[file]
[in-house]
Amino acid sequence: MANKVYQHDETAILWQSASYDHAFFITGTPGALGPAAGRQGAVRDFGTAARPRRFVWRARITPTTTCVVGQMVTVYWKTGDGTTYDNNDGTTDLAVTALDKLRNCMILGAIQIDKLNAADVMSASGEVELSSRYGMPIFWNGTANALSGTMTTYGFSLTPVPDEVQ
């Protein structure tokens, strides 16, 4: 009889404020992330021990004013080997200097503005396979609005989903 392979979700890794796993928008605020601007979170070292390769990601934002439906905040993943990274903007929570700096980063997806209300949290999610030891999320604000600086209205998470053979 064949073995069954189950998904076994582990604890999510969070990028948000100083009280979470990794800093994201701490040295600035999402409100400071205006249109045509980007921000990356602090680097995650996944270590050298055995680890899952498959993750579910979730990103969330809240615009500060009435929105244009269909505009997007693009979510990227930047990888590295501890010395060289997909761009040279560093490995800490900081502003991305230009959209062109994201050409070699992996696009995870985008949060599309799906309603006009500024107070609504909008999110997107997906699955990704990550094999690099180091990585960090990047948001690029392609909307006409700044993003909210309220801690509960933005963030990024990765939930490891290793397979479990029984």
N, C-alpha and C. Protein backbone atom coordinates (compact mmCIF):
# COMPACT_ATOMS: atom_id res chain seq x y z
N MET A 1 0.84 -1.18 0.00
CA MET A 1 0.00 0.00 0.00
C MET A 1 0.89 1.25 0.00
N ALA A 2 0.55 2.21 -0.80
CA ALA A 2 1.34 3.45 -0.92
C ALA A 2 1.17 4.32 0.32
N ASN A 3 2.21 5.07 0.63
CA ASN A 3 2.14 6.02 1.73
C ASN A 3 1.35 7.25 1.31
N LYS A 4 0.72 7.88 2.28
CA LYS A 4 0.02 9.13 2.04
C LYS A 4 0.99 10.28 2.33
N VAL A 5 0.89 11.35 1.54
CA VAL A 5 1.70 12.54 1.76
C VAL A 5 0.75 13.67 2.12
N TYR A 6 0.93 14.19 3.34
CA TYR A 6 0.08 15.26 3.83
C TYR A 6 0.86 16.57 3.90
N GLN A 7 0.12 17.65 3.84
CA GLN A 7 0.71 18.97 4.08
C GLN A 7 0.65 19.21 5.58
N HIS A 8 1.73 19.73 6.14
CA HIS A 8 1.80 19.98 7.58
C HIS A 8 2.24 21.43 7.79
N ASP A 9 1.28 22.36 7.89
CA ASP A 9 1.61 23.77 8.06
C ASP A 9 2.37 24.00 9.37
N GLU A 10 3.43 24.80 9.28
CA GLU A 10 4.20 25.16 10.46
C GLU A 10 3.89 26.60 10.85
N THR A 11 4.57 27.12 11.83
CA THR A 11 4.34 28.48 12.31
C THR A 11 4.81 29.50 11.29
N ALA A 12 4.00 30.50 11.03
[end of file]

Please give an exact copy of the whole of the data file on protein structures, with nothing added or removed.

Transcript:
[in-house]
Amino acid sequence: MANKVYQHDETAILWQSASYDHAFFITGTPGALGPAAGRQGAVRDFGTAARPRRFVWRARITPTTTCVVGQMVTVYWKTGDGTTYDNNDGTTDLAVTALDKLRNCMILGAIQIDKLNAADVMSASGEVELSSRYGMPIFWNGTANALSGTMTTYGFSLTPVPDEVQ
């Protein structure tokens, strides 16, 4: 009889404020992330021990004013080997200097503005396979609005989903 392979979700890794796993928008605020601007979170070292390769990601934002439906905040993943990274903007929570700096980063997806209300949290999610030891999320604000600086209205998470053979 064949073995069954189950998904076994582990604890999510969070990028948000100083009280979470990794800093994201701490040295600035999402409100400071205006249109045509980007921000990356602090680097995650996944270590050298055995680890899952498959993750579910979730990103969330809240615009500060009435929105244009269909505009997007693009979510990227930047990888590295501890010395060289997909761009040279560093490995800490900081502003991305230009959209062109994201050409070699992996696009995870985008949060599309799906309603006009500024107070609504909008999110997107997906699955990704990550094999690099180091990585960090990047948001690029392609909307006409700044993003909210309220801690509960933005963030990024990765939930490891290793397979479990029984």
N, C-alpha and C. Protein backbone atom coordinates (compact mmCIF):
# COMPACT_ATOMS: atom_id res chain seq x y z
N MET A 1 0.84 -1.18 0.00
CA MET A 1 0.00 0.00 0.00
C MET A 1 0.89 1.25 0.00
N ALA A 2 0.55 2.21 -0.80
CA ALA A 2 1.34 3.45 -0.92
C ALA A 2 1.17 4.32 0.32
N ASN A 3 2.21 5.07 0.63
CA ASN A 3 2.14 6.02 1.73
C ASN A 3 1.35 7.25 1.31
N LYS A 4 0.72 7.88 2.28
CA LYS A 4 0.02 9.13 2.04
C LYS A 4 0.99 10.28 2.33
N VAL A 5 0.89 11.35 1.54
CA VAL A 5 1.70 12.54 1.76
C VAL A 5 0.75 13.67 2.12
N TYR A 6 0.93 14.19 3.34
CA TYR A 6 0.08 15.26 3.83
C TYR A 6 0.86 16.57 3.90
N GLN A 7 0.12 17.65 3.84
CA GLN A 7 0.71 18.97 4.08
C GLN A 7 0.65 19.21 5.58
N HIS A 8 1.73 19.73 6.14
CA HIS A 8 1.80 19.98 7.58
C HIS A 8 2.24 21.43 7.79
N ASP A 9 1.28 22.36 7.89
CA ASP A 9 1.61 23.77 8.06
C ASP A 9 2.37 24.00 9.37
N GLU A 10 3.43 24.80 9.28
CA GLU A 10 4.20 25.16 10.46
C GLU A 10 3.89 26.60 10.85
N THR A 11 4.57 27.12 11.83
CA THR A 11 4.34 28.48 12.31
C THR A 11 4.81 29.50 11.29
N ALA A 12 4.00 30.50 11.03